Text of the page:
Knell’s description of the previous day’s events is as follows:

“Yesterday television crews filmed Mr Abu Ein as he joined dozens of protesters in a demonstration against Jewish settlements in the occupied West Bank. But Israel’s security forces were waiting for them. After scuffles broke out an Israeli Border Policeman briefly grabbed Mr Abu Ein’s throat and later he fell to the ground, clutching his chest. An Israeli doctor was present at the Palestinian post-mortem examination and Chen Kugel from the National Institute of Forensic Medicine gave Israel’s conclusions.

Kugel: The findings of the autopsy were that the cause of death was a heart attack. Now this type of heart attack is caused by stress and apparently he had a stressful event just before – we all saw it – and we found some bruises in the muscle layer and the sub-cutaneous layer of the neck.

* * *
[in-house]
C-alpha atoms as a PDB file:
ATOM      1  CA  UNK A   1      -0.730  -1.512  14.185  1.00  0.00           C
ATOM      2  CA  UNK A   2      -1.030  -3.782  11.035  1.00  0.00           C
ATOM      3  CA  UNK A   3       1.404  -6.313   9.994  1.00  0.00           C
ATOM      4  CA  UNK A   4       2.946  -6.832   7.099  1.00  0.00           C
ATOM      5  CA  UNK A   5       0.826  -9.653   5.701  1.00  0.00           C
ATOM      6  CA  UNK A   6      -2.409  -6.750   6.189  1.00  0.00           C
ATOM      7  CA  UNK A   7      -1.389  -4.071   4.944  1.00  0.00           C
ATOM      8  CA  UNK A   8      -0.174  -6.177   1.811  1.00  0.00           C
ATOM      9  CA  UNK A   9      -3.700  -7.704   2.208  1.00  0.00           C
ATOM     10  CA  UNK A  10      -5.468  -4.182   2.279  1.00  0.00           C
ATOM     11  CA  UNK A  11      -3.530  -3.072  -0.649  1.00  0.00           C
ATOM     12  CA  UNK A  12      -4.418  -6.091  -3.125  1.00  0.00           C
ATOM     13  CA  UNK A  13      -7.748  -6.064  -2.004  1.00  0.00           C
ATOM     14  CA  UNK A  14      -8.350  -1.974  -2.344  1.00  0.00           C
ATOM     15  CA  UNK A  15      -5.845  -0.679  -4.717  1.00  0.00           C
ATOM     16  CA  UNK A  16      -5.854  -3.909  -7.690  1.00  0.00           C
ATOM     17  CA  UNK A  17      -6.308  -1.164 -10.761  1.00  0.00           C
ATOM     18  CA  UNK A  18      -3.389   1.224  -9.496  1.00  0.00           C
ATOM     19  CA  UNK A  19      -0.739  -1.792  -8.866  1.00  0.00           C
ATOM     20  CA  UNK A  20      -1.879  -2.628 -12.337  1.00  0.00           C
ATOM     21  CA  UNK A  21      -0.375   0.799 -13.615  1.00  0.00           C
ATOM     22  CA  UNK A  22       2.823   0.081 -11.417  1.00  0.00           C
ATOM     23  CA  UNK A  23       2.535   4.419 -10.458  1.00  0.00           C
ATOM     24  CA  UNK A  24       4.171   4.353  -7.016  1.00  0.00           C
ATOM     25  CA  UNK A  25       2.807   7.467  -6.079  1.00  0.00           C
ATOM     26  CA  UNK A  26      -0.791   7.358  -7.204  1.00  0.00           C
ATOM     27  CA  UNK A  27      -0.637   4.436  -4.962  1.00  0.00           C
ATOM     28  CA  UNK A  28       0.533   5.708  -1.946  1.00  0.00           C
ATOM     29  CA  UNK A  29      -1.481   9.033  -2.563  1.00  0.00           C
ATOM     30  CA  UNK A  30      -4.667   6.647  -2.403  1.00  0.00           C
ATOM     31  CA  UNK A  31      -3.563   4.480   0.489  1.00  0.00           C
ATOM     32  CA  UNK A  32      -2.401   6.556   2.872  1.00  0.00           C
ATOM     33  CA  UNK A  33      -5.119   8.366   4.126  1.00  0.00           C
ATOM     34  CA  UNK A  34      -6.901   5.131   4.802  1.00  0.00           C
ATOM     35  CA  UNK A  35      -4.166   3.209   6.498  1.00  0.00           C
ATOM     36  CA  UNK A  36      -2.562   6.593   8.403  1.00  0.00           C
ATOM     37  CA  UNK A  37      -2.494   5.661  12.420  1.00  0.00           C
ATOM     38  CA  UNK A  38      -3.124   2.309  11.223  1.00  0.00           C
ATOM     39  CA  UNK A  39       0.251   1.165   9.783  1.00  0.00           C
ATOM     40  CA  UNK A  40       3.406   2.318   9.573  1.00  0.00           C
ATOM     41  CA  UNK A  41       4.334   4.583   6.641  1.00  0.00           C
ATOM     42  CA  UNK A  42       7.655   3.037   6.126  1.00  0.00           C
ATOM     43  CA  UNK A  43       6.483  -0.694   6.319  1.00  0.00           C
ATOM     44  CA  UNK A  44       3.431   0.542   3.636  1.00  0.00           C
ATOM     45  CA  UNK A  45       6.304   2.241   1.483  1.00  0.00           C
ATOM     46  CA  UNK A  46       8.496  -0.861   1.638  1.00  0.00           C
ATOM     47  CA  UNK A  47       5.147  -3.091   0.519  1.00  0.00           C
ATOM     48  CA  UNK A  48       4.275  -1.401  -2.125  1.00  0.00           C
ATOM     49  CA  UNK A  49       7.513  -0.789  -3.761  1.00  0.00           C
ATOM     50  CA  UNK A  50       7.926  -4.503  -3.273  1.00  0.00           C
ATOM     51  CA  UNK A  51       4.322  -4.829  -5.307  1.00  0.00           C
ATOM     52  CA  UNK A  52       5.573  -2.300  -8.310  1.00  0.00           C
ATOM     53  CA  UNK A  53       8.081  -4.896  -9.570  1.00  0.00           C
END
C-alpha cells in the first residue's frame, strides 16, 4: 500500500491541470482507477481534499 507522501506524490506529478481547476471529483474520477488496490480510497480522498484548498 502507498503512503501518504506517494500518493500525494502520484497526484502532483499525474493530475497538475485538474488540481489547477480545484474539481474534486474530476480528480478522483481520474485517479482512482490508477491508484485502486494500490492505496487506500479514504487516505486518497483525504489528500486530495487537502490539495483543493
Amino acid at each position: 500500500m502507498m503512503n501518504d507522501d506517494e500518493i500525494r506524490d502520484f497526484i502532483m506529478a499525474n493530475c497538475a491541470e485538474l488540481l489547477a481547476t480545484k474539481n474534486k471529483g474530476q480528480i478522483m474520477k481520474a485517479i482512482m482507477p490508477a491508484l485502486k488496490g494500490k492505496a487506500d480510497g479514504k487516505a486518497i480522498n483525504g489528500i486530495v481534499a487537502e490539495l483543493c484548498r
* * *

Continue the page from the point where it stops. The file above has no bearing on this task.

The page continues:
Knell: For the Palestinian chief negotiator, Saeb Erekat, it was more clear-cut.

Erekat: Ziad Abu Ein was killed in cold blood. The autopsy report said he had an explosion in the major artery. What caused this was Israeli soldiers suffocating and beating up Ziad Abu Ein. They are fully responsible.”

As was the case in her filmed report, Knell refrains from informing audiences that there is no evidence to show that Abu Ein was “killed” or ‘suffocated’ or ‘beaten’. Note too how she places the evidence-free rhetoric of Erekat on the same level as the scientific opinion of a senior physician. Neither is any attempt made by Knell to inform listeners of Abu Ein’s past conviction for terrorism.

A look at the coverage of this incident across various BBC platforms (see related articles below) shows that in two filmed reports for television, two written articles and three World Service radio programmes, the picture presented to audiences adheres predominantly to the Palestinian narrative.